NORTH NEWTON, Kan. — A Kansas woman who sold land that was farmed by her family for five generations has donated a portion of the profits to help preserve the heritage of the Kaw Nation, the Native American tribe that claimed the land as its territory more than a century ago.
Florence Schloneger, a retired Mennonite minister in North Newton, said she gifted $10,000 to the nonprofit Kanza Heritage Society to acknowledge that her family’s ownership of the McPherson County land “came at a great cost” to the Kaw, or Kanza, people.
Schloneger’s family owned 320 acres of prairie that was historically Kaw hunting grounds before several treaties with the federal government reduced the tribe’s holdings. The tribe was forcibly removed from Kansas to Oklahoma in 1873, and its population declined drastically over the years.
Schloneger’s great-great grandfather, Henrich Gronemann, settled on the homestead in 1879. The land was available for settlement because of the passage of the Homestead Act in 1862, which gave away public land under the terms that individuals would live on the land for at least five years and improve it through cultivation.
“As my eyes have been opened, I have experienced great sorrow,” Schloneger wrote in her donation letter to the nonprofit. “Not only were your hunting grounds appropriated, but your rich culture and language were nearly lost through assimilation. My hope is that this small gift can help build and restore the strength of Kanza traditions for coming generations.”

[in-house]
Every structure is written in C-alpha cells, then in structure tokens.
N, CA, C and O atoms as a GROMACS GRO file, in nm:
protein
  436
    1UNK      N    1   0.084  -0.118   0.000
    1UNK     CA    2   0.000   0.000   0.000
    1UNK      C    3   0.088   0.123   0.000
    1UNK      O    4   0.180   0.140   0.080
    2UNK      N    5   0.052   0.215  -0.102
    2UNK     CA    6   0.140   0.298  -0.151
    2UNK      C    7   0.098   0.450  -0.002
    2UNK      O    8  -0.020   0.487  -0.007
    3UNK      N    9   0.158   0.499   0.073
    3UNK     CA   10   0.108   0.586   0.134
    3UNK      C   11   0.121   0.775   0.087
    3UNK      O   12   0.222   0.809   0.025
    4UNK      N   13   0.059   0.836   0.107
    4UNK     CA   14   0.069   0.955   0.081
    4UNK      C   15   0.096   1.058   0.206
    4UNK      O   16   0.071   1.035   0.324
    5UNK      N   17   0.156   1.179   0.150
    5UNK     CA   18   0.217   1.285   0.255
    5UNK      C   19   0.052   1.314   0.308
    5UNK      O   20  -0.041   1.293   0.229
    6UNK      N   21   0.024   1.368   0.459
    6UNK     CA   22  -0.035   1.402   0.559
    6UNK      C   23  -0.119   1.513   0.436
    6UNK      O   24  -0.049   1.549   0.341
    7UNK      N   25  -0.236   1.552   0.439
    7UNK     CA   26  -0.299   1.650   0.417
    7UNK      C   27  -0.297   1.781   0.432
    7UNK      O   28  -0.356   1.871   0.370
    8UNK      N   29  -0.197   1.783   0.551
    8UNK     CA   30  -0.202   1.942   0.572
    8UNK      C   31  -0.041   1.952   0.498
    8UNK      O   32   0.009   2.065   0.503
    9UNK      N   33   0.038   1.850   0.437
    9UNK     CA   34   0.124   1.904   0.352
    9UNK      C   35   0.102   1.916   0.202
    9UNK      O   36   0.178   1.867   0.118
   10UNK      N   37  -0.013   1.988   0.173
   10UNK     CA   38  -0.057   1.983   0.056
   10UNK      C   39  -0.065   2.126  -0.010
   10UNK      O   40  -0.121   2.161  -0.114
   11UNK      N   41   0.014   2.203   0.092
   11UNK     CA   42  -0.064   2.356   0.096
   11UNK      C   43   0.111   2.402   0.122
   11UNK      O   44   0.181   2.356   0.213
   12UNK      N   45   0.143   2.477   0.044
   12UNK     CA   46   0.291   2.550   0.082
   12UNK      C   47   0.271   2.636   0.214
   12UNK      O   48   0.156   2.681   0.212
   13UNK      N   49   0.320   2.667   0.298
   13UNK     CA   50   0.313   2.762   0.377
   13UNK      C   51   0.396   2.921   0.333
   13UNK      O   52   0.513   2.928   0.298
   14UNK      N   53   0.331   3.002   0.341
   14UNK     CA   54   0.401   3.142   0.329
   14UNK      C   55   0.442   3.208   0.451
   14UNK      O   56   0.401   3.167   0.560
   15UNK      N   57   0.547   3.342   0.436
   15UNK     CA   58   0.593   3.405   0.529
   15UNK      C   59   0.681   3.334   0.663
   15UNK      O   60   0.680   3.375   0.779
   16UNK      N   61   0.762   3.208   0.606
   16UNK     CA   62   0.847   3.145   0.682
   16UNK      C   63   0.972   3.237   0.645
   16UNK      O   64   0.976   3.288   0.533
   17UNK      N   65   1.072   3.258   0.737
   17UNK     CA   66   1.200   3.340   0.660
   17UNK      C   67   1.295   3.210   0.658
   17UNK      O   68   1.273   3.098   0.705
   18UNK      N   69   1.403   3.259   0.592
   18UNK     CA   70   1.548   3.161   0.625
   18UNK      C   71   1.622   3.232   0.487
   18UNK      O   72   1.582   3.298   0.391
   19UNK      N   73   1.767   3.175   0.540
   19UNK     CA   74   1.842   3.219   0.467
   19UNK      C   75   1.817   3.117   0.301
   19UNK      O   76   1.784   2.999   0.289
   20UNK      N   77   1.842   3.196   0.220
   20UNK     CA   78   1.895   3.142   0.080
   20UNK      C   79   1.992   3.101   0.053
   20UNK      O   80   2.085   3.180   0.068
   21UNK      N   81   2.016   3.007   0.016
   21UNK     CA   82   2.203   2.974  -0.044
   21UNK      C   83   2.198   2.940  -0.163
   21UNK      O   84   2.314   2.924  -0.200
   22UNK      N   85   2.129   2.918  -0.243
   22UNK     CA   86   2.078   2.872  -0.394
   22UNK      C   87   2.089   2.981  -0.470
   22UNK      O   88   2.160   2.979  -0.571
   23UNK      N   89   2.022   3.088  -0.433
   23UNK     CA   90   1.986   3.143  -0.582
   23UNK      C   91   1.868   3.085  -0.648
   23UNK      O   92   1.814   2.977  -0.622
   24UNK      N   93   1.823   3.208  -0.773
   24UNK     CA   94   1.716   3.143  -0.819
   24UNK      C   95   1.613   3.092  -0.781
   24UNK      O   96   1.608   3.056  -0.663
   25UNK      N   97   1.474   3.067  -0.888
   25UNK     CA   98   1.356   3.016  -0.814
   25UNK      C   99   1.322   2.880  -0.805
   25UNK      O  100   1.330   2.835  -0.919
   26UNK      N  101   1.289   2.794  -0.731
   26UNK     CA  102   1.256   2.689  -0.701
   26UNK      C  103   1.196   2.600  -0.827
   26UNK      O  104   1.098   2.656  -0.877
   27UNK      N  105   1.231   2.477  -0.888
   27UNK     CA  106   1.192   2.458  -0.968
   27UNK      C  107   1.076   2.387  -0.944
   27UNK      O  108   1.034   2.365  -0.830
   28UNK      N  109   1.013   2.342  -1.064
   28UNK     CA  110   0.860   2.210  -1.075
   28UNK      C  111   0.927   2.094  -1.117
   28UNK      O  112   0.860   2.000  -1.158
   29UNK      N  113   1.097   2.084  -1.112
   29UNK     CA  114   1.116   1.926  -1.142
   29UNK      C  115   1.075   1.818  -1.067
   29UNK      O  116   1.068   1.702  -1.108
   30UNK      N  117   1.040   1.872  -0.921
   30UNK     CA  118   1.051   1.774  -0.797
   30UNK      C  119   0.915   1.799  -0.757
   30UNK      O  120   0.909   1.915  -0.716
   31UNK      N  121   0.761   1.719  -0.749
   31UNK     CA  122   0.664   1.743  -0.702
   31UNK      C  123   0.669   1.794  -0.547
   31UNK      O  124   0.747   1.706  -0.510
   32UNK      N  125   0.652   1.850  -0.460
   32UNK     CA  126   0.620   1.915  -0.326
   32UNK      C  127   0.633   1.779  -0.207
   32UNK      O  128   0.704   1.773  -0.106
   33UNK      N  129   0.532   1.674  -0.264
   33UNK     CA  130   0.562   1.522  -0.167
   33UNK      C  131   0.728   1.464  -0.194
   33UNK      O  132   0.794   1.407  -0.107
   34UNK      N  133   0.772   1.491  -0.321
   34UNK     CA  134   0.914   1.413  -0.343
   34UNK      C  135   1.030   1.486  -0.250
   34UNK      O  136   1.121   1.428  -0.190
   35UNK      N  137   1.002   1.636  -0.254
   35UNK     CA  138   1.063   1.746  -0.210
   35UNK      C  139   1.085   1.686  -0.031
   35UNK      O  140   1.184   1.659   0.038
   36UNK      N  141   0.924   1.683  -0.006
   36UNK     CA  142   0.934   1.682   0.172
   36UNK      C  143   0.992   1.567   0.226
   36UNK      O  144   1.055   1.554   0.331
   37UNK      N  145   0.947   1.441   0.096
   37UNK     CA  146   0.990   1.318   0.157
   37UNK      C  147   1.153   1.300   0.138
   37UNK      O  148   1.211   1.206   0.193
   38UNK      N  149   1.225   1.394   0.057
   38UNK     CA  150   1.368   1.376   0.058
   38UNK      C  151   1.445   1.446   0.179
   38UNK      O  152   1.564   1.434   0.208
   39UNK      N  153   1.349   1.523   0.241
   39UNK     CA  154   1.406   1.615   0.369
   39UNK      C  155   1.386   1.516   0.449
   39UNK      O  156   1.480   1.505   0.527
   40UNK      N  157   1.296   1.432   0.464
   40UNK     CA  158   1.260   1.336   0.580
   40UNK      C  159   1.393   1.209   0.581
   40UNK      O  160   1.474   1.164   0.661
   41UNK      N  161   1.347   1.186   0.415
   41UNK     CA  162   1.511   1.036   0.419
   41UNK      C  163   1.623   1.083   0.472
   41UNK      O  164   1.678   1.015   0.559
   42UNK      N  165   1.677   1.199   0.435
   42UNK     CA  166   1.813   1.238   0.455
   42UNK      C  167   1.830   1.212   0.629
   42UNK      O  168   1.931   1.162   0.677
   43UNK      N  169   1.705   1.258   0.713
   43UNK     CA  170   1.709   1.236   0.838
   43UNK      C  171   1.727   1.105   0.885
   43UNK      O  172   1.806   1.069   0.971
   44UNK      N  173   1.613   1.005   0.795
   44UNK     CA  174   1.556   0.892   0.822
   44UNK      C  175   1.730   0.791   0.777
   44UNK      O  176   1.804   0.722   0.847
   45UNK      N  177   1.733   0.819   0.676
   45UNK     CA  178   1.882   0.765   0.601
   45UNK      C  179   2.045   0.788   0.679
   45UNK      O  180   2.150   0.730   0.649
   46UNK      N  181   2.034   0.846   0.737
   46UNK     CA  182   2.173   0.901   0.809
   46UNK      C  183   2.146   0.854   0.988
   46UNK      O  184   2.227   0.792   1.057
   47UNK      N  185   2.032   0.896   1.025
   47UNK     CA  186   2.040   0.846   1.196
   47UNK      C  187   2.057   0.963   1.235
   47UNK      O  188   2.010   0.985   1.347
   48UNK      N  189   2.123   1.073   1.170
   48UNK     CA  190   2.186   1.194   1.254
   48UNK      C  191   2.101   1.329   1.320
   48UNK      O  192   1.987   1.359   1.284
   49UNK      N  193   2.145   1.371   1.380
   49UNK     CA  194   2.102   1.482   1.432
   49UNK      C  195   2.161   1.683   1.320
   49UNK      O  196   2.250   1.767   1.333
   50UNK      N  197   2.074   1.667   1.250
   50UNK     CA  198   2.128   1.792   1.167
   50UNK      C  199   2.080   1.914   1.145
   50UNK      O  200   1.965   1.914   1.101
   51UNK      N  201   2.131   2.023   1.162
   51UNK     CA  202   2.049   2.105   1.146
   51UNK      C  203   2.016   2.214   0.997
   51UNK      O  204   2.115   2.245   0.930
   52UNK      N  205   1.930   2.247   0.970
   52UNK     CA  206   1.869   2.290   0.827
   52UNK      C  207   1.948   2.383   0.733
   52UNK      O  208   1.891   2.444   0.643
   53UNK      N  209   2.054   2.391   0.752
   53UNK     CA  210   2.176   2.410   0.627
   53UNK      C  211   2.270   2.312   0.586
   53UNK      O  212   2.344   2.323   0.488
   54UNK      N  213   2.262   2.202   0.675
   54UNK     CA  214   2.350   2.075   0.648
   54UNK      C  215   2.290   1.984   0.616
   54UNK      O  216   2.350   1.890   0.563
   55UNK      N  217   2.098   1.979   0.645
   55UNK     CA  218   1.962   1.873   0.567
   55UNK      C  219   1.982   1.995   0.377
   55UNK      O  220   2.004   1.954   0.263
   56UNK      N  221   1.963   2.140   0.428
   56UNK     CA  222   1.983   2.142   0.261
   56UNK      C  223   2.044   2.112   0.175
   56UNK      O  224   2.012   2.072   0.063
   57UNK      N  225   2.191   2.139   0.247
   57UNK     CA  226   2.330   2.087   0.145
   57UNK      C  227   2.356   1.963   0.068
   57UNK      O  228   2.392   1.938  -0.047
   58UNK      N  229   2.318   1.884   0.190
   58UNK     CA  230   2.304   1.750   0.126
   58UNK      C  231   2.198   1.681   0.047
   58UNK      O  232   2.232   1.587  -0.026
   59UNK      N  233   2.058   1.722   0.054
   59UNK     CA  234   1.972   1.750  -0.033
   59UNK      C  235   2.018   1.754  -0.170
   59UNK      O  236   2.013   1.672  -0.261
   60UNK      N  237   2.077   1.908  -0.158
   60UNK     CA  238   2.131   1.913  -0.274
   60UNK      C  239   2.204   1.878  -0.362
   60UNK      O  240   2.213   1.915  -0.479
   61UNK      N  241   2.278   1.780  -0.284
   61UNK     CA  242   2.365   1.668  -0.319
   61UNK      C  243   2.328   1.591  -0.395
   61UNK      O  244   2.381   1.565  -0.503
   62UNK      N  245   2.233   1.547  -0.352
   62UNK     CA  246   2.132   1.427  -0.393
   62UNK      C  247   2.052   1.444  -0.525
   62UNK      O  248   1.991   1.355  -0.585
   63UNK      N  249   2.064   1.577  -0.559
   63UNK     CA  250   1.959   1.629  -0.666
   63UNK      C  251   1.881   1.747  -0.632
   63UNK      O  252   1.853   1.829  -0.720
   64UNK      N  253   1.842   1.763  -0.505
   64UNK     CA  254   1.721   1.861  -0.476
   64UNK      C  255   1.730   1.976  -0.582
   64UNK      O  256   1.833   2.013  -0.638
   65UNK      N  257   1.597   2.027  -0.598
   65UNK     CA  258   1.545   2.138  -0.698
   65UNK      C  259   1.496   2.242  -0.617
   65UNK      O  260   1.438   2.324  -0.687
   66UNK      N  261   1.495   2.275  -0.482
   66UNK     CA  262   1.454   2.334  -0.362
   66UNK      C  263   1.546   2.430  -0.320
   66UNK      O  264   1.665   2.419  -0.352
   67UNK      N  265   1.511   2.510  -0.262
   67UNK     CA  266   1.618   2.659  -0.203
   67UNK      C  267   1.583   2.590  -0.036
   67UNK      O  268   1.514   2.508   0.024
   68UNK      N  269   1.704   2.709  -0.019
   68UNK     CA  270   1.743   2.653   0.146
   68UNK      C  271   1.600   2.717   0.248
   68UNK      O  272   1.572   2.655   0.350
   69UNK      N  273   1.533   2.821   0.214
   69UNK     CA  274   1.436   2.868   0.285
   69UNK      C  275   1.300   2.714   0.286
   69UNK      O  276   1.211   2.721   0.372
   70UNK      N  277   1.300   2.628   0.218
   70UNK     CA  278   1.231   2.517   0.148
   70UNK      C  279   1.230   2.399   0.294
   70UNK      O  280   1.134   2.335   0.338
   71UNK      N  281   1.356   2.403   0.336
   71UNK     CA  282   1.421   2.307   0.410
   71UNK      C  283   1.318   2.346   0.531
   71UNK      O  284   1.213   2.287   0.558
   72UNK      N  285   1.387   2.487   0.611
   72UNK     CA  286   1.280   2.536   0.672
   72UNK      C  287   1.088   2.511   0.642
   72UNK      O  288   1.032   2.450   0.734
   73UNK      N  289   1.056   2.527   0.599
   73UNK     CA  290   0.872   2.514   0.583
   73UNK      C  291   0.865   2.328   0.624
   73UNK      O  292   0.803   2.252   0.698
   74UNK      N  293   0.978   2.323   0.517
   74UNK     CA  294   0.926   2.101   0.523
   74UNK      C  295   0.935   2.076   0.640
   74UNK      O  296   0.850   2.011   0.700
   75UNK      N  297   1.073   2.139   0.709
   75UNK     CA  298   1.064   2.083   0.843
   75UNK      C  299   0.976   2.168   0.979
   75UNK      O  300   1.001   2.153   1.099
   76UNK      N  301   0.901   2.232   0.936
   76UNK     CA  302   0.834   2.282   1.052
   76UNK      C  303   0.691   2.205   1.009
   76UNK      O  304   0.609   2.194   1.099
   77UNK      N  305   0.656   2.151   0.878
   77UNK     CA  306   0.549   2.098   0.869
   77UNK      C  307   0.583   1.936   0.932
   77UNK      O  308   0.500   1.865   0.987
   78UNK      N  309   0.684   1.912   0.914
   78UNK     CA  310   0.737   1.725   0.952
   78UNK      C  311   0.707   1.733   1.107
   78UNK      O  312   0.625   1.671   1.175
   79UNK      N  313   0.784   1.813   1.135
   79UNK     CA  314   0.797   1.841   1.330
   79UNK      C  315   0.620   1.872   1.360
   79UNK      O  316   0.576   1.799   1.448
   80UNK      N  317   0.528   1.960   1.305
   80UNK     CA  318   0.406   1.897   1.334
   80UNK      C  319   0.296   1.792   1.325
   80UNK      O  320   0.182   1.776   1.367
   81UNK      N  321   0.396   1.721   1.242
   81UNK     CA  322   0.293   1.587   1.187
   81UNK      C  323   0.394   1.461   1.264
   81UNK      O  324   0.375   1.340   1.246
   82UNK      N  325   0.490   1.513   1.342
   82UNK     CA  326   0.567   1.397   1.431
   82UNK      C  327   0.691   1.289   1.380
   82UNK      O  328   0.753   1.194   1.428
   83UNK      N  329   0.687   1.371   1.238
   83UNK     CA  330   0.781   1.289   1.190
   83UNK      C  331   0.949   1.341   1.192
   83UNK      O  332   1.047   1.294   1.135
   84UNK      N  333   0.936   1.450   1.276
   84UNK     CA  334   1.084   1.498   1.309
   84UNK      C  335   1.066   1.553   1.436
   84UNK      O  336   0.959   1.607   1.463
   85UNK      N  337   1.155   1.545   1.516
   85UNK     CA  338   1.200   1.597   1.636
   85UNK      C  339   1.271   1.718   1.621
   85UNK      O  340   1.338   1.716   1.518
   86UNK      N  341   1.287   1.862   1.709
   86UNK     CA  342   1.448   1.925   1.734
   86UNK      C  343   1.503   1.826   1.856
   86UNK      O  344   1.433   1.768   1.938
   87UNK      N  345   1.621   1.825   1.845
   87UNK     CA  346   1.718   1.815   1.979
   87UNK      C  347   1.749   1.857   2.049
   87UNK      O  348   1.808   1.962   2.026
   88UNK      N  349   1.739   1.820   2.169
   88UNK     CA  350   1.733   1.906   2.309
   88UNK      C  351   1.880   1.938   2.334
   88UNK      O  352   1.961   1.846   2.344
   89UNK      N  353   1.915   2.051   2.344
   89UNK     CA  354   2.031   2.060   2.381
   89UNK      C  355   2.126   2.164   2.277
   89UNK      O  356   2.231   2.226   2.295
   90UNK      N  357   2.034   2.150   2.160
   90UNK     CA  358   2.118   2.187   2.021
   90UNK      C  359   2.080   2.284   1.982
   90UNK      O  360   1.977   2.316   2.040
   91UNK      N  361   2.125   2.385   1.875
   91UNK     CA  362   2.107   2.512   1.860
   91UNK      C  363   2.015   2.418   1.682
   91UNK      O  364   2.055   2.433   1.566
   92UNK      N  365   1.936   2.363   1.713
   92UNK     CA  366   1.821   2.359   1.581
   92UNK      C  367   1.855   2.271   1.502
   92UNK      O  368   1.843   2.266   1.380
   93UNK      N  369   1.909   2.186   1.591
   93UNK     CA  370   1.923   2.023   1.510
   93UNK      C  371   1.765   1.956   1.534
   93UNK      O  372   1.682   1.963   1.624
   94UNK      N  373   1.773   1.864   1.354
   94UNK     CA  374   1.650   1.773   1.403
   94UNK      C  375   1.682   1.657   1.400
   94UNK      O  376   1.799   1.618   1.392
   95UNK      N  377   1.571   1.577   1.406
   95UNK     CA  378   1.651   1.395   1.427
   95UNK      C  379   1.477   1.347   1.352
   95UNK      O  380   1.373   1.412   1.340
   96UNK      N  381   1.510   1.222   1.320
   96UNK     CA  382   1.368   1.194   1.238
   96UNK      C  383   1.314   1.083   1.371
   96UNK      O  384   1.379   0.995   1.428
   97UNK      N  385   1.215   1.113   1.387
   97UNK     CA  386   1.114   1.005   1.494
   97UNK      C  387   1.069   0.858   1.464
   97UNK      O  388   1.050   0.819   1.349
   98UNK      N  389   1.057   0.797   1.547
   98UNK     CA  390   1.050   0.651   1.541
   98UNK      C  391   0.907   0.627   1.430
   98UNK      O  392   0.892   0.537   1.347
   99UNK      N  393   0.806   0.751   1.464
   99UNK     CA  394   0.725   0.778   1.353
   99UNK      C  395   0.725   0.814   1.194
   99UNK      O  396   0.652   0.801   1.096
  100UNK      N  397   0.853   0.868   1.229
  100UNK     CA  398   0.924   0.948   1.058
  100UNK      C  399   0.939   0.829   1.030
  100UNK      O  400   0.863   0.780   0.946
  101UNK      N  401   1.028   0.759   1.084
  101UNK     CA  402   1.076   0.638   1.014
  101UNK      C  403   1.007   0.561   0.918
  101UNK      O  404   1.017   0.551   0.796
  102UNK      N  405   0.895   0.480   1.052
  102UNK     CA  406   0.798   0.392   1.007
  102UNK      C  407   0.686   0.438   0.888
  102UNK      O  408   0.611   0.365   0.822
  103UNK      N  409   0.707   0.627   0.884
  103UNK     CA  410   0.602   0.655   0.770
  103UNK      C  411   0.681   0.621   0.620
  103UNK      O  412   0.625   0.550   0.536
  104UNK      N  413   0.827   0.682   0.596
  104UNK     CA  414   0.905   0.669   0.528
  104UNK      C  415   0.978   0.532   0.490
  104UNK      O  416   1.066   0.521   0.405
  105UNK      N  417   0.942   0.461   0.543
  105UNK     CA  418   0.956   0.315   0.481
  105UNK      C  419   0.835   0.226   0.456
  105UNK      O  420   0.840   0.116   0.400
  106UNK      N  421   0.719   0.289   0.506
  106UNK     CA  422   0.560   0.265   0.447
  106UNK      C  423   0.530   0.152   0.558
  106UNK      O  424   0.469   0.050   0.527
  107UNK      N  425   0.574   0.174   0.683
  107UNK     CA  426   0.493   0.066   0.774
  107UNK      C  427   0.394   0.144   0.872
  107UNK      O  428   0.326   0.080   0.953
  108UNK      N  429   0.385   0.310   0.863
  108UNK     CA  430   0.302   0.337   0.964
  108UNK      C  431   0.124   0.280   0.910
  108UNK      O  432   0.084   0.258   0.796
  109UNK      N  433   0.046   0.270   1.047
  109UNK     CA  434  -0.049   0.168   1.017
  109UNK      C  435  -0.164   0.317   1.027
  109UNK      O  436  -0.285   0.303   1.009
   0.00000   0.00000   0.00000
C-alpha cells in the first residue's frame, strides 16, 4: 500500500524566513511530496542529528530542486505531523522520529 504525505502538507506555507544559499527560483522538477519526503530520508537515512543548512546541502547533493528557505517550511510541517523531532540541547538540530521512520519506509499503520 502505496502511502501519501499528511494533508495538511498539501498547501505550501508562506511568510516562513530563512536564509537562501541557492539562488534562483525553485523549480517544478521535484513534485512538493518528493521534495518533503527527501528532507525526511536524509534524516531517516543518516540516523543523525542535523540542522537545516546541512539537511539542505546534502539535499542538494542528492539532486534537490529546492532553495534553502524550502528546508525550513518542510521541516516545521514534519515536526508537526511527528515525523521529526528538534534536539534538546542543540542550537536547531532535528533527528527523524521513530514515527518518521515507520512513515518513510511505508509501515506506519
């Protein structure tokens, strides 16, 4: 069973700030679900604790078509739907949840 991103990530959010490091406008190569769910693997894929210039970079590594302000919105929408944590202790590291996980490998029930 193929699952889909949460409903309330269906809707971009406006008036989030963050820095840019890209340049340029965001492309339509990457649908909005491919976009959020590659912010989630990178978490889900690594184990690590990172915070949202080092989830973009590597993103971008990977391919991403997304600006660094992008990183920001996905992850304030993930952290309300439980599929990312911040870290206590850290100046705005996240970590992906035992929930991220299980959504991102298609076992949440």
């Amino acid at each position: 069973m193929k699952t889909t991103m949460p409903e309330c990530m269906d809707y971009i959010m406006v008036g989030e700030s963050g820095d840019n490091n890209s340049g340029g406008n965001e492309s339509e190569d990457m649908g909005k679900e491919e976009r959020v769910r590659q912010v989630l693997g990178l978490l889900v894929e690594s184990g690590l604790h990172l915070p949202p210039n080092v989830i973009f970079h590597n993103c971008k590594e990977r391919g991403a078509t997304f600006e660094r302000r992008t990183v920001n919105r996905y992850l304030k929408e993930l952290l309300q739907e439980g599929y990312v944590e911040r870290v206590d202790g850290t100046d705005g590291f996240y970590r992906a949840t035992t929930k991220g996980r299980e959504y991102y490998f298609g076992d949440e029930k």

Jim Pepper Henry, the nonprofit’s board president, said Schloneger’s donation is a first for the tribe.
Henry believes many are starting to understand the lands their families acquired over the years were swindled, coerced and forcibly taken from the Kaw people.
“Our intent is that this could set an example for others who want to help with the preservation of Kansas history, especially with the Kaw Nation,” Henry said.
The Kaw Nation currently has about 3,500 members and its reservation is located in Kaw City, Okla.